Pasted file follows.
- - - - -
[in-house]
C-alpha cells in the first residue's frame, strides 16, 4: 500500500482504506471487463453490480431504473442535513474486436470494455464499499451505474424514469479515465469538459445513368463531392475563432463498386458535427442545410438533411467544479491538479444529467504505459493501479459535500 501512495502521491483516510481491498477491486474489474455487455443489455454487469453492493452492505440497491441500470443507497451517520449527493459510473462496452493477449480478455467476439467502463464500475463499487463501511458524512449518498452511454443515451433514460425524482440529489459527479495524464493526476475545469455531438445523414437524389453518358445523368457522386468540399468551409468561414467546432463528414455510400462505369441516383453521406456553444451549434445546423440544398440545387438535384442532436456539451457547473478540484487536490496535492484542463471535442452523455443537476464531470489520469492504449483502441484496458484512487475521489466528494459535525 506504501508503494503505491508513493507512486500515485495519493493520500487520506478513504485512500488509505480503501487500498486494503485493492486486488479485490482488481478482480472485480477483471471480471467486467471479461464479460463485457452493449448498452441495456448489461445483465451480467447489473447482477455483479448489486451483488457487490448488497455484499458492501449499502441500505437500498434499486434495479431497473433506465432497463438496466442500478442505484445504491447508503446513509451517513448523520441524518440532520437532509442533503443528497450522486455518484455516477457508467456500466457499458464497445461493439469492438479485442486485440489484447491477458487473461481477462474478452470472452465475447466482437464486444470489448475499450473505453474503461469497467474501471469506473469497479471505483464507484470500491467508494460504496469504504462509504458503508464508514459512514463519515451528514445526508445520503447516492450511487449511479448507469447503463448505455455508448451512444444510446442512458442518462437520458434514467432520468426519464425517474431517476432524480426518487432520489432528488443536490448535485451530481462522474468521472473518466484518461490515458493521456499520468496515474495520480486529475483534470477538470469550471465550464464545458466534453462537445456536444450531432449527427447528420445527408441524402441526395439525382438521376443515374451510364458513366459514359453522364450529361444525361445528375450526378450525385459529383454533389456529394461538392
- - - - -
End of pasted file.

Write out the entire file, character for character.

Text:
[in-house]
C-alpha cells in the first residue's frame, strides 16, 4: 500500500482504506471487463453490480431504473442535513474486436470494455464499499451505474424514469479515465469538459445513368463531392475563432463498386458535427442545410438533411467544479491538479444529467504505459493501479459535500 501512495502521491483516510481491498477491486474489474455487455443489455454487469453492493452492505440497491441500470443507497451517520449527493459510473462496452493477449480478455467476439467502463464500475463499487463501511458524512449518498452511454443515451433514460425524482440529489459527479495524464493526476475545469455531438445523414437524389453518358445523368457522386468540399468551409468561414467546432463528414455510400462505369441516383453521406456553444451549434445546423440544398440545387438535384442532436456539451457547473478540484487536490496535492484542463471535442452523455443537476464531470489520469492504449483502441484496458484512487475521489466528494459535525 506504501508503494503505491508513493507512486500515485495519493493520500487520506478513504485512500488509505480503501487500498486494503485493492486486488479485490482488481478482480472485480477483471471480471467486467471479461464479460463485457452493449448498452441495456448489461445483465451480467447489473447482477455483479448489486451483488457487490448488497455484499458492501449499502441500505437500498434499486434495479431497473433506465432497463438496466442500478442505484445504491447508503446513509451517513448523520441524518440532520437532509442533503443528497450522486455518484455516477457508467456500466457499458464497445461493439469492438479485442486485440489484447491477458487473461481477462474478452470472452465475447466482437464486444470489448475499450473505453474503461469497467474501471469506473469497479471505483464507484470500491467508494460504496469504504462509504458503508464508514459512514463519515451528514445526508445520503447516492450511487449511479448507469447503463448505455455508448451512444444510446442512458442518462437520458434514467432520468426519464425517474431517476432524480426518487432520489432528488443536490448535485451530481462522474468521472473518466484518461490515458493521456499520468496515474495520480486529475483534470477538470469550471465550464464545458466534453462537445456536444450531432449527427447528420445527408441524402441526395439525382438521376443515374451510364458513366459514359453522364450529361444525361445528375450526378450525385459529383454533389456529394461538392